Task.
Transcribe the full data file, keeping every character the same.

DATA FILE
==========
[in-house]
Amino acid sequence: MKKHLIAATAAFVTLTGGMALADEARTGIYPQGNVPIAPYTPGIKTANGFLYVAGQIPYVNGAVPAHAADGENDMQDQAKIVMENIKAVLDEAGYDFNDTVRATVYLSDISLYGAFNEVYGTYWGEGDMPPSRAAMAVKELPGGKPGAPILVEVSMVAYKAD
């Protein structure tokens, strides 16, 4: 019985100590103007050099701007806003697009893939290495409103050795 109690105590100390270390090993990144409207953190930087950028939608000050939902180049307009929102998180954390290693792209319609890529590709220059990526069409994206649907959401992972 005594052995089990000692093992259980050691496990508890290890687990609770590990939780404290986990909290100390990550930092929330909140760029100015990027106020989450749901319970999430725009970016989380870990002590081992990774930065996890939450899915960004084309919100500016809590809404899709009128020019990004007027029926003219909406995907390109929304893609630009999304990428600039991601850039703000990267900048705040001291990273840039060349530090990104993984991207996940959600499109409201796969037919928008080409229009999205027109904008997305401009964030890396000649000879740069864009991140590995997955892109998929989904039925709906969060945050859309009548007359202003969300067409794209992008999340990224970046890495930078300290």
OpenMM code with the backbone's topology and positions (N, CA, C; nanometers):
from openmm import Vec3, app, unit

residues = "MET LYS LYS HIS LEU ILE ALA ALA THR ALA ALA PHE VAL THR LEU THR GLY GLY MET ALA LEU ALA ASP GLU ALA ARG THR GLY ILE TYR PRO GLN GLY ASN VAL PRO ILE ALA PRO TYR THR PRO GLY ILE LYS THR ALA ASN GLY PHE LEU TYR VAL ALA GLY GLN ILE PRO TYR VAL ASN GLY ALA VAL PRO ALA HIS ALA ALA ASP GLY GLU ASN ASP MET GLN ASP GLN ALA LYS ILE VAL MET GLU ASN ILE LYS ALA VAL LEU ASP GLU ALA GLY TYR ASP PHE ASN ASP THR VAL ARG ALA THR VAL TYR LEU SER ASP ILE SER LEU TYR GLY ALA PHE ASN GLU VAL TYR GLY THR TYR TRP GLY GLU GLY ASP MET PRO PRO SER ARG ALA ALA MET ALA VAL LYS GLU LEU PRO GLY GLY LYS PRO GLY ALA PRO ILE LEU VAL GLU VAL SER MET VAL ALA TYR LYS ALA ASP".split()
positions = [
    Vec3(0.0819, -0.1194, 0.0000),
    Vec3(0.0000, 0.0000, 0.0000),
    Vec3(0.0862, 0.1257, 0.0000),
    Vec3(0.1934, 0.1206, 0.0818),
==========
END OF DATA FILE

[in-house]
Amino acid sequence: MKKHLIAATAAFVTLTGGMALADEARTGIYPQGNVPIAPYTPGIKTANGFLYVAGQIPYVNGAVPAHAADGENDMQDQAKIVMENIKAVLDEAGYDFNDTVRATVYLSDISLYGAFNEVYGTYWGEGDMPPSRAAMAVKELPGGKPGAPILVEVSMVAYKAD
């Protein structure tokens, strides 16, 4: 019985100590103007050099701007806003697009893939290495409103050795 109690105590100390270390090993990144409207953190930087950028939608000050939902180049307009929102998180954390290693792209319609890529590709220059990526069409994206649907959401992972 005594052995089990000692093992259980050691496990508890290890687990609770590990939780404290986990909290100390990550930092929330909140760029100015990027106020989450749901319970999430725009970016989380870990002590081992990774930065996890939450899915960004084309919100500016809590809404899709009128020019990004007027029926003219909406995907390109929304893609630009999304990428600039991601850039703000990267900048705040001291990273840039060349530090990104993984991207996940959600499109409201796969037919928008080409229009999205027109904008997305401009964030890396000649000879740069864009991140590995997955892109998929989904039925709906969060945050859309009548007359202003969300067409794209992008999340990224970046890495930078300290």
OpenMM code with the backbone's topology and positions (N, CA, C; nanometers):
from openmm import Vec3, app, unit

residues = "MET LYS LYS HIS LEU ILE ALA ALA THR ALA ALA PHE VAL THR LEU THR GLY GLY MET ALA LEU ALA ASP GLU ALA ARG THR GLY ILE TYR PRO GLN GLY ASN VAL PRO ILE ALA PRO TYR THR PRO GLY ILE LYS THR ALA ASN GLY PHE LEU TYR VAL ALA GLY GLN ILE PRO TYR VAL ASN GLY ALA VAL PRO ALA HIS ALA ALA ASP GLY GLU ASN ASP MET GLN ASP GLN ALA LYS ILE VAL MET GLU ASN ILE LYS ALA VAL LEU ASP GLU ALA GLY TYR ASP PHE ASN ASP THR VAL ARG ALA THR VAL TYR LEU SER ASP ILE SER LEU TYR GLY ALA PHE ASN GLU VAL TYR GLY THR TYR TRP GLY GLU GLY ASP MET PRO PRO SER ARG ALA ALA MET ALA VAL LYS GLU LEU PRO GLY GLY LYS PRO GLY ALA PRO ILE LEU VAL GLU VAL SER MET VAL ALA TYR LYS ALA ASP".split()
positions = [
    Vec3(0.0819, -0.1194, 0.0000),
    Vec3(0.0000, 0.0000, 0.0000),
    Vec3(0.0862, 0.1257, 0.0000),
    Vec3(0.1934, 0.1206, 0.0818),